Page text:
The catalog of mixed reality headsets. (Microsoft Photo)Microsoft has acquired a San Francisco Bay Area virtual reality startup ahead of a major milestone for its “mixed reality” push.
As part of a series of announcements at a event in San Francisco this morning, Microsoft said it is bringing in the team from AltSpaceVR, a social platform that offers events like comedy shows, yoga classes and dance parties in virtual reality. The company had actually shut down earlier this year, citing “unforeseen financial difficulty,” but Microsoft is bringing it back to life.
AltSpace hinted at its revival in a blog post in August, but did not give the details. The company said support from its fans and users led it to engage in “deep discussions” with “others who are passionate,” and ultimately that turned out to be Microsoft.
Microsoft representatives said AltSpace will retain its name so as to keep continuity in the community.
Microsoft’s acquisition comes as the tech giant gets ready to release the Windows 10 Fall Creators update, and with it “Windows Mixed Reality.” The update, set for an Oct. 17 release, will bring more than 20,000 apps and games to the Microsoft store.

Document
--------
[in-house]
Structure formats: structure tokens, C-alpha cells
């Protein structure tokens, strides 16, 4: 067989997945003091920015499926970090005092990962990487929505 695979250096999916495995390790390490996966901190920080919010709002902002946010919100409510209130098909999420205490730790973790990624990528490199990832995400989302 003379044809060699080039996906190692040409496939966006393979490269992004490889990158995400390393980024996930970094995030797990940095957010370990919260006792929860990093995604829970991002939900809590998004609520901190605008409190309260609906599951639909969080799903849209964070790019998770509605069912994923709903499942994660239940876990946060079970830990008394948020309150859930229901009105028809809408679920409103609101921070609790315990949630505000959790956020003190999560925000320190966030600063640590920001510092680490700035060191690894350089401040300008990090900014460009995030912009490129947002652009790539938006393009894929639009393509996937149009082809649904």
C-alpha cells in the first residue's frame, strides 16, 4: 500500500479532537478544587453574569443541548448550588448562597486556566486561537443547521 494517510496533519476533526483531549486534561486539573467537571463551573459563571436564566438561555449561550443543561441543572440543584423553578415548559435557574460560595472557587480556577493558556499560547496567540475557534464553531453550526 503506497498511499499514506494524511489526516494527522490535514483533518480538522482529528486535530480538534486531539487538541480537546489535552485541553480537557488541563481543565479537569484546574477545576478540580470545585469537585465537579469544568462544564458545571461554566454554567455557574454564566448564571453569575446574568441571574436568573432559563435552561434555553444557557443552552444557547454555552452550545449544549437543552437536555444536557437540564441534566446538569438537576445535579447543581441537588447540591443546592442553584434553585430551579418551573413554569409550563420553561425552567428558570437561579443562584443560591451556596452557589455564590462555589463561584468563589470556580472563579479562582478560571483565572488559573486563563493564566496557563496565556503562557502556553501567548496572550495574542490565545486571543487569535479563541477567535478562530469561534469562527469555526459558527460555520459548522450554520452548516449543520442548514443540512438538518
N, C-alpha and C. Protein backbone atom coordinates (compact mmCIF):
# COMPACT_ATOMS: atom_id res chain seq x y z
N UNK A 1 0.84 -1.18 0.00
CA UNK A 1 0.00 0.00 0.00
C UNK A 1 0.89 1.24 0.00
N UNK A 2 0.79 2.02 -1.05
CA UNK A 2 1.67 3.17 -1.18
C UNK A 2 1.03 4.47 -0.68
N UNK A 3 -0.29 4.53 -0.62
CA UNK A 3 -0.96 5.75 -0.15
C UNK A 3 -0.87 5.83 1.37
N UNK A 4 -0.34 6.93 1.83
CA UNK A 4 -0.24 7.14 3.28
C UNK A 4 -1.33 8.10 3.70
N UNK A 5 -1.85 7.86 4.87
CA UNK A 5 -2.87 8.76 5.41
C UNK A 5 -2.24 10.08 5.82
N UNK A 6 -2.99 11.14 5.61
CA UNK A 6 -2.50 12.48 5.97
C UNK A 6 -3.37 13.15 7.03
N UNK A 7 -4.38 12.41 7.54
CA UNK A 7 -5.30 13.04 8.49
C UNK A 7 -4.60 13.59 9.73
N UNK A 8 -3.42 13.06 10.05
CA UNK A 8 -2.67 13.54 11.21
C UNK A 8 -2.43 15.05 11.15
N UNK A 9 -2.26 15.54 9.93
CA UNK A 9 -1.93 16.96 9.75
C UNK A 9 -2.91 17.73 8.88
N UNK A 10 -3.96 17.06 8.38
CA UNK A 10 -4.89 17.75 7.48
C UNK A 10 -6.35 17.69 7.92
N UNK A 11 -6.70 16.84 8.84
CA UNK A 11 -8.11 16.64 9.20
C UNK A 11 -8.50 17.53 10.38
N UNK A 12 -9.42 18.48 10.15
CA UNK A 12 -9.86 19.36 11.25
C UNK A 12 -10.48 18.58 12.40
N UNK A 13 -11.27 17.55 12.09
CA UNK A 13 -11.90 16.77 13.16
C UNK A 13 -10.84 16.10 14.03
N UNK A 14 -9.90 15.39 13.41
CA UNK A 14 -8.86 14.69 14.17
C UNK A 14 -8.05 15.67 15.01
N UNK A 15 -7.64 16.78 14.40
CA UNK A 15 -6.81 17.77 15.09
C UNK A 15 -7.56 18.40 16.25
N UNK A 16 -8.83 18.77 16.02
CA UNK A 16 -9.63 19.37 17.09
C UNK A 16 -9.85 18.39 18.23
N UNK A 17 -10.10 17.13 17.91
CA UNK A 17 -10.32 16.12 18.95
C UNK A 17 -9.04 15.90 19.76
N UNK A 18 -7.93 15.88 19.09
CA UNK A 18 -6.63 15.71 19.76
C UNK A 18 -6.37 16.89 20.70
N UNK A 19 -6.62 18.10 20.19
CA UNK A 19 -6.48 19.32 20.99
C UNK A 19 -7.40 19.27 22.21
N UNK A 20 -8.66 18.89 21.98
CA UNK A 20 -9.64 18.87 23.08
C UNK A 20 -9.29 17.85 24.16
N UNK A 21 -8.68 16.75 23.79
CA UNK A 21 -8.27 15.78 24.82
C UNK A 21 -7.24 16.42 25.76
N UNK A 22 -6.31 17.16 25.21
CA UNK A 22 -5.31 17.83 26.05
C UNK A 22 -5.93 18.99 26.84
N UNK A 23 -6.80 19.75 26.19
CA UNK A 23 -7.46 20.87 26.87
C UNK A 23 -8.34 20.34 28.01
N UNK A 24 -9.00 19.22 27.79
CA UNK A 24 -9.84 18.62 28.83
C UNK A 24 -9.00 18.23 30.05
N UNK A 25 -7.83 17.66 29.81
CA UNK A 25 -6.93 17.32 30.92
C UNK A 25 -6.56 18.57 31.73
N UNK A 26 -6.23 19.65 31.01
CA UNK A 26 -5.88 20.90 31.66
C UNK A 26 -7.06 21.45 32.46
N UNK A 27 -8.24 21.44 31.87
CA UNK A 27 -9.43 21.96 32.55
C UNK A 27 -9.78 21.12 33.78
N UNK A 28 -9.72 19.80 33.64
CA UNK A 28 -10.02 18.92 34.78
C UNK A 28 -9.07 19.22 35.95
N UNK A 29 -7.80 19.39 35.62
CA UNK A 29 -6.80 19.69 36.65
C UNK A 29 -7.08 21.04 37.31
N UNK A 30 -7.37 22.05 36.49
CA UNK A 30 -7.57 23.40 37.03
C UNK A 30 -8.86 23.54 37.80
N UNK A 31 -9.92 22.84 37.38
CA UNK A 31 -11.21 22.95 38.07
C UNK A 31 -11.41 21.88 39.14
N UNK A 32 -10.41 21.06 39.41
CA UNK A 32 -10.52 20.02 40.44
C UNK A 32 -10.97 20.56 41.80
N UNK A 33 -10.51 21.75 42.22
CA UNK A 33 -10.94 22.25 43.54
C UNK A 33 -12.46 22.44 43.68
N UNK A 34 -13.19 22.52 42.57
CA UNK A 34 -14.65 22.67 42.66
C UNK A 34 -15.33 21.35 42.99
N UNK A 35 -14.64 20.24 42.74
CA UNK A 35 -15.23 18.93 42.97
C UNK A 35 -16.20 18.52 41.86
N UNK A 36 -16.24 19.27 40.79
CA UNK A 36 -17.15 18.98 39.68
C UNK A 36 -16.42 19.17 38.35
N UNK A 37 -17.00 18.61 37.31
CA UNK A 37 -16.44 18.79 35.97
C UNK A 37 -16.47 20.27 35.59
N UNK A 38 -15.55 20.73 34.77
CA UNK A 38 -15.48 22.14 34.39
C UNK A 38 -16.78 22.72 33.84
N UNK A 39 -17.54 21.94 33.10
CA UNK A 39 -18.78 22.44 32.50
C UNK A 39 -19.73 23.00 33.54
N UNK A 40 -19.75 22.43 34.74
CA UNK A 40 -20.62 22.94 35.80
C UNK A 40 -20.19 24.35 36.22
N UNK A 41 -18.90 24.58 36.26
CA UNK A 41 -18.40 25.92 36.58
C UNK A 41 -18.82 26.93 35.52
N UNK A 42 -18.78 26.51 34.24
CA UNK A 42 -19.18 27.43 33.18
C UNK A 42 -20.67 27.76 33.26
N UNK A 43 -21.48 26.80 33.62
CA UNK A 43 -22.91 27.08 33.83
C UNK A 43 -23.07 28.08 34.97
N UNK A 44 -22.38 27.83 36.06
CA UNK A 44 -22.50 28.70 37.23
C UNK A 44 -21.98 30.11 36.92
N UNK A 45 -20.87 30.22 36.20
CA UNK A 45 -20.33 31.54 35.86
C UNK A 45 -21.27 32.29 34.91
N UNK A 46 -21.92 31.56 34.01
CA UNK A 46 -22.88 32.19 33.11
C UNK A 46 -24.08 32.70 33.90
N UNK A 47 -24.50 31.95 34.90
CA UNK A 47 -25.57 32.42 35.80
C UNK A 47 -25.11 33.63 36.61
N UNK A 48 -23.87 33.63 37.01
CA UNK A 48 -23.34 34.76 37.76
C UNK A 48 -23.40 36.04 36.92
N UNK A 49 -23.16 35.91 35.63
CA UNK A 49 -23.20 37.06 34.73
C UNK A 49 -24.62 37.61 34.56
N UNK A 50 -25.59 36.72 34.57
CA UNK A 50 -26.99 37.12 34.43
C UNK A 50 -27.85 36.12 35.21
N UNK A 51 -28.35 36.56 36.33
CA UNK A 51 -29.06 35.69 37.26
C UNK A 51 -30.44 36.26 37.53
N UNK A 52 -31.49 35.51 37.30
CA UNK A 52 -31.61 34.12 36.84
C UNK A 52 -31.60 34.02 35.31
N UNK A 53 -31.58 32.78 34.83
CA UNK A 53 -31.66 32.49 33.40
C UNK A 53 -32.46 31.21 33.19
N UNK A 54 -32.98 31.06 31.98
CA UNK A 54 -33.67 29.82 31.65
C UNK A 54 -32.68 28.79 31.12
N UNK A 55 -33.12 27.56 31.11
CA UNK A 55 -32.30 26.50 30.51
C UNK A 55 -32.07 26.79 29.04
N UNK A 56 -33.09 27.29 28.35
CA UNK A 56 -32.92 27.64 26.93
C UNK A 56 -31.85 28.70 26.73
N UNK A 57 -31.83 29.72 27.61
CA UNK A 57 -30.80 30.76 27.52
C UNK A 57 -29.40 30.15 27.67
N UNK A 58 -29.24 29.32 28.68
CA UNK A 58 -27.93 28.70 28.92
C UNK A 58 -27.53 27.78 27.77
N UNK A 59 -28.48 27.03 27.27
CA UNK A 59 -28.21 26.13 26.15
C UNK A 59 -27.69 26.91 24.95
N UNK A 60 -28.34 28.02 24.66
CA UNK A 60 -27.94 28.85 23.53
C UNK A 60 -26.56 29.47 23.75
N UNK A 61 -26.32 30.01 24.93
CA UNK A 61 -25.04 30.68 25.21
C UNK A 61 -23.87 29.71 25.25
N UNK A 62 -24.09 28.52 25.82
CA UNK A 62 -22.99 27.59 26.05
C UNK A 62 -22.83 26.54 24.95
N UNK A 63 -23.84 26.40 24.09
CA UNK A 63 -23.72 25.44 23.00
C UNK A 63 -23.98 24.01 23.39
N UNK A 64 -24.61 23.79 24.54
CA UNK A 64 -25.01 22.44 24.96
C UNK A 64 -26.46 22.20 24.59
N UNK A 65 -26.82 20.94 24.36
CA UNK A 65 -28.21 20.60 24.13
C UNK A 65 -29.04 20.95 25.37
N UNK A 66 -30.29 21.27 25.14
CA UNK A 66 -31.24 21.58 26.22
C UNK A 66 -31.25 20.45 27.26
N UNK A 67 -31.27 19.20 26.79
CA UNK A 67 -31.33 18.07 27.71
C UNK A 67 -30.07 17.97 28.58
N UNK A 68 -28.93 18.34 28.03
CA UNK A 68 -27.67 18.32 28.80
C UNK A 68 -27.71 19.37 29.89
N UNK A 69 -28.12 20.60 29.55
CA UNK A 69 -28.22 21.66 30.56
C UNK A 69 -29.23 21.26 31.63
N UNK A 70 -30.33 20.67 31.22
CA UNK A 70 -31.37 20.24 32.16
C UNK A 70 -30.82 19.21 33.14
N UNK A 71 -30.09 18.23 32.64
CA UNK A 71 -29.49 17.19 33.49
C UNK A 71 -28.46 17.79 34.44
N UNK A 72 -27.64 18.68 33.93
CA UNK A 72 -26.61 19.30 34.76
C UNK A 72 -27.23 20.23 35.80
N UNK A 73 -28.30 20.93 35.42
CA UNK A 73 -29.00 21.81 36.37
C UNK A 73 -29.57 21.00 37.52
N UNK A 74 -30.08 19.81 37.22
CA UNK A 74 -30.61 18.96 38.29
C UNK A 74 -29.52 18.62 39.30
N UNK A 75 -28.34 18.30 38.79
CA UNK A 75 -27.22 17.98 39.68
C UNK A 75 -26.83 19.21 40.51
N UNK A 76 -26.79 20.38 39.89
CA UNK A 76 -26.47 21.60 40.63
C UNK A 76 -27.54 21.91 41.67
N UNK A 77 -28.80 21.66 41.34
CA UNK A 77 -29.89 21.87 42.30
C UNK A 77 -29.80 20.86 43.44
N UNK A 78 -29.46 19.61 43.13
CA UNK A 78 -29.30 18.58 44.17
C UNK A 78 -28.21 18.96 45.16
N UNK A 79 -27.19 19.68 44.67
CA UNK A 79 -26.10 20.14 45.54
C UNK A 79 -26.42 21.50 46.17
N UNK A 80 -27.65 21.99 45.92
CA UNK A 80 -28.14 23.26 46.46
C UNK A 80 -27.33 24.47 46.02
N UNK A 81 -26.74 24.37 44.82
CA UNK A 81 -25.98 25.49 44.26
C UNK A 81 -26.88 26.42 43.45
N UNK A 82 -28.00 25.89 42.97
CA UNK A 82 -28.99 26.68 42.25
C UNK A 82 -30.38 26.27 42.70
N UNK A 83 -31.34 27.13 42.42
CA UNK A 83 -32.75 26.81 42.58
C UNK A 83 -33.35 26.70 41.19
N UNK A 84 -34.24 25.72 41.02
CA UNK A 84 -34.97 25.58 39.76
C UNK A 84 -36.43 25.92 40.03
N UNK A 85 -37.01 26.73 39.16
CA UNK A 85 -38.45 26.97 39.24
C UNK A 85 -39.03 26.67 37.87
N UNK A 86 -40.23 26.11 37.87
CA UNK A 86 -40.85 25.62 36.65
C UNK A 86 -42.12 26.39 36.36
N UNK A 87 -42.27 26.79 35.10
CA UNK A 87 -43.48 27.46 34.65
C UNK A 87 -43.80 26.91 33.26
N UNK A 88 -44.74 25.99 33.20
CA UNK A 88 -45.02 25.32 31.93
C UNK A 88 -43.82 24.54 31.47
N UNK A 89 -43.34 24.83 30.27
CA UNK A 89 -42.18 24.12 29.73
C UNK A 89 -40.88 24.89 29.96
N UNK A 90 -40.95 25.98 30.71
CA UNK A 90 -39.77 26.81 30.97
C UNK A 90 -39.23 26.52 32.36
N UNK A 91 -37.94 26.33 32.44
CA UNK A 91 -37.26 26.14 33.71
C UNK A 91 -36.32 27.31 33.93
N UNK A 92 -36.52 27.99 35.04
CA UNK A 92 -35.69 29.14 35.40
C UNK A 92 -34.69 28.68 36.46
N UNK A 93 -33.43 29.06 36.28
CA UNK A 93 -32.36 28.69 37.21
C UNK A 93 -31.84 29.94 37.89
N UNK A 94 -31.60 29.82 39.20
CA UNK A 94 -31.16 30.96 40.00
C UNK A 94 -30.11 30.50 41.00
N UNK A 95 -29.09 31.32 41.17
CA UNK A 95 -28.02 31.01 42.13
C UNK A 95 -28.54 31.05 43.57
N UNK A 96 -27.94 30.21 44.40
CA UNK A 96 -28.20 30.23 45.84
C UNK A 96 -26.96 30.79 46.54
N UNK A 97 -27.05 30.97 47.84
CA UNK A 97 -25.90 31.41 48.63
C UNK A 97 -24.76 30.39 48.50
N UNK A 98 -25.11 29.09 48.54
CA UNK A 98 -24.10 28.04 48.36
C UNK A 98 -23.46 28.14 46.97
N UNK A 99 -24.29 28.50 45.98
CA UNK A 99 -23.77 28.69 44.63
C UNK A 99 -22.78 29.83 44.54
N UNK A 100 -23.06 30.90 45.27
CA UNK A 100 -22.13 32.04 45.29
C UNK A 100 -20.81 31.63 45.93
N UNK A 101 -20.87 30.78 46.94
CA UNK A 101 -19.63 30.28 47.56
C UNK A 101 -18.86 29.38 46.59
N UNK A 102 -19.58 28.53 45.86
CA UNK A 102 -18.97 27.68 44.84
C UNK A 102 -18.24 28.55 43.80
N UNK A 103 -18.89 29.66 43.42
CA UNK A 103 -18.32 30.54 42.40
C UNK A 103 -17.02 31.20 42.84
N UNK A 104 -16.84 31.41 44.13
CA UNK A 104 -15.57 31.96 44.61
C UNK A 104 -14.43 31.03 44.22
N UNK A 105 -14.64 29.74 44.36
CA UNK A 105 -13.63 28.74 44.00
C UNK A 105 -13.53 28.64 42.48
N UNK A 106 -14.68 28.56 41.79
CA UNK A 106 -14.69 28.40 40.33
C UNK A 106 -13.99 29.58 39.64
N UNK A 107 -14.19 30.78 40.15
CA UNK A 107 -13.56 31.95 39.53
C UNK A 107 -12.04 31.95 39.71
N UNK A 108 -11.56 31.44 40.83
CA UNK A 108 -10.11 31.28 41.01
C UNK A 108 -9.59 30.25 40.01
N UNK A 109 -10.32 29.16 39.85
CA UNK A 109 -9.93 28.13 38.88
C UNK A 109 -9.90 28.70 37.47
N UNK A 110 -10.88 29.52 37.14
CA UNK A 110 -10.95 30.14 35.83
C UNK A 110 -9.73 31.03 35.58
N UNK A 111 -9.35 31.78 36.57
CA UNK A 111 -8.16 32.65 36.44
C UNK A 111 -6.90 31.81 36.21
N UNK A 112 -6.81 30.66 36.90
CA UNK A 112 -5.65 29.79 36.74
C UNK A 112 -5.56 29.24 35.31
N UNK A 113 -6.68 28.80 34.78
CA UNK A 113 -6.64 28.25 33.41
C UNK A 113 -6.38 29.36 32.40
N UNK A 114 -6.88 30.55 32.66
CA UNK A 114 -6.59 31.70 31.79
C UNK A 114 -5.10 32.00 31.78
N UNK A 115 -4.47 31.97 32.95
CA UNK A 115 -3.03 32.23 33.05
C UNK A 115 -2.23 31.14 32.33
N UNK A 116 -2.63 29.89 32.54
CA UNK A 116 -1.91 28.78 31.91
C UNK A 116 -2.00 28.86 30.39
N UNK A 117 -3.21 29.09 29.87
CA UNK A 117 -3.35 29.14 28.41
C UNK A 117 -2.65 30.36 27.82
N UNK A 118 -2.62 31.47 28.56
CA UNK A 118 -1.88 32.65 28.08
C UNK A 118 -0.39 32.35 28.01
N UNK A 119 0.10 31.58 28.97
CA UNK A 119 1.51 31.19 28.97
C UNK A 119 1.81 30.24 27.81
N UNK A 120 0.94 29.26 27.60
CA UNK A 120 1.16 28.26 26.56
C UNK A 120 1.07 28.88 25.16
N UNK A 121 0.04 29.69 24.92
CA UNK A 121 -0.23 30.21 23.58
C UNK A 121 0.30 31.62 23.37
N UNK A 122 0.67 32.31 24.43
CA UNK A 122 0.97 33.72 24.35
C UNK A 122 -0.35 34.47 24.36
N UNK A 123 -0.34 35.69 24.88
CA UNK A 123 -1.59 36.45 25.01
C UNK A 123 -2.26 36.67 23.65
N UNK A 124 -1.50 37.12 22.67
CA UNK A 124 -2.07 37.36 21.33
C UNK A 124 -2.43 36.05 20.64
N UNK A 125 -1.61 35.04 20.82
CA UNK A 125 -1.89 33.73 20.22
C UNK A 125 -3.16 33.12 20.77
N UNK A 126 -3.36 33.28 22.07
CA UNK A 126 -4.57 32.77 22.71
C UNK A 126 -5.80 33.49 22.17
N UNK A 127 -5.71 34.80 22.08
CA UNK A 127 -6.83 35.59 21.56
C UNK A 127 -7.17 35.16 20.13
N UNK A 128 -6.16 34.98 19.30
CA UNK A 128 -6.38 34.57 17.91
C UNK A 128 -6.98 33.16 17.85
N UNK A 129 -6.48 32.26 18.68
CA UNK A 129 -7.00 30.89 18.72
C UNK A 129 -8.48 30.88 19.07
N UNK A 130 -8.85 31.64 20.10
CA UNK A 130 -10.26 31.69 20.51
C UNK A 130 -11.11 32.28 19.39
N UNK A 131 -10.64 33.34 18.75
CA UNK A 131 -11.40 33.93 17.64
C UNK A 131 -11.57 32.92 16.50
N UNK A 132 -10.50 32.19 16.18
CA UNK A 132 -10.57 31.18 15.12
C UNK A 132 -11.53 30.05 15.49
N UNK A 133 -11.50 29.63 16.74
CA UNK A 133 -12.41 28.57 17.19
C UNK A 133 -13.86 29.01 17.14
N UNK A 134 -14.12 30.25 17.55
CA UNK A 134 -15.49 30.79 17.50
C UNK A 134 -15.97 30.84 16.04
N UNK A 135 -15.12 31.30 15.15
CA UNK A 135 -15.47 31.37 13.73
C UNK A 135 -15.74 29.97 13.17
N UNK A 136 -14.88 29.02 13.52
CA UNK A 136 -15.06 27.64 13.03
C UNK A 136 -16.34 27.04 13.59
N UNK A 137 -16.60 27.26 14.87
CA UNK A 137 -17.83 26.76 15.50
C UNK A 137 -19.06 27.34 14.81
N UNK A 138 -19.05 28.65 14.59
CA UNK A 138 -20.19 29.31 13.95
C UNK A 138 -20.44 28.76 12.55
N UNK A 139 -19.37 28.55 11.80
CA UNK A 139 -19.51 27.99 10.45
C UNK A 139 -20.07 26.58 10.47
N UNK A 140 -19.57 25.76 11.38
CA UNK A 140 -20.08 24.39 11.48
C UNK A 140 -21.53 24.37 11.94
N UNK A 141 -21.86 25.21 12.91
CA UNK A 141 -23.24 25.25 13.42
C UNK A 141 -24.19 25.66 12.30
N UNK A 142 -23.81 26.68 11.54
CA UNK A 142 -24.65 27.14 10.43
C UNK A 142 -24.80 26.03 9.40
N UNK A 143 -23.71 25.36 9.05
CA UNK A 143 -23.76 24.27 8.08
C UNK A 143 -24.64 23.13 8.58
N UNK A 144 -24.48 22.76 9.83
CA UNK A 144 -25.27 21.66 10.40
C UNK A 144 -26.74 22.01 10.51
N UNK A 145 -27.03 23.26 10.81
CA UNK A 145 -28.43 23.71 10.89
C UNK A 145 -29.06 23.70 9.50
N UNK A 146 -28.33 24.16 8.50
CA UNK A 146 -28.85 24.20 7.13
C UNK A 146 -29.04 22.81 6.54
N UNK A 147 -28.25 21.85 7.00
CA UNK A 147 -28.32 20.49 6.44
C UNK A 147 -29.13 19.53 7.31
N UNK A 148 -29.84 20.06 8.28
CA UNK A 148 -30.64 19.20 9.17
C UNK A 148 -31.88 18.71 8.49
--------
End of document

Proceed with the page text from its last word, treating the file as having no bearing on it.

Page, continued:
Microsoft also announced a new headset from Samsung, joining its network of mixed reality devicemakers that includes HP, Lenovo, Acer and Dell. The Samsung HMD Odyssey includes a built-in microphone, headphones and motion controllers.
The Odyssey headset, along with the other mixed reality headsets, are available for pre-order now.
Microsoft is working with Valve to bring content from its SteamVR platform to Windows Mixed Reality. That won’t be ready for the Fall Creator’s Update, however. A developer preview begins today, and that will be expanded to a consumer preview this holiday season.
Microsoft has been developing its mixed reality platform for several years. The company introduced its flagship device, the HoloLens, in 2015. The device differs from the Windows Mixed Reality headsets in that it is available only to developers and enterprises at the moment.
Microsoft’s mixed reality effort includes everything from games to productivity apps. In a blog post, Alex Kipman, Technical Fellow of new device categories in the Windows and Devices Group, wrote that mixed reality will soon factor into every facet of life.
“We are standing at the threshold of the next revolution in computing,” he wrote. “A revolution where computers empower us to expand our capabilities and transcend time, space and devices. A revolution where we immerse ourselves in virtual worlds of our choosing and we accomplish seemingly impossible things, while making lasting memories with the people we love.”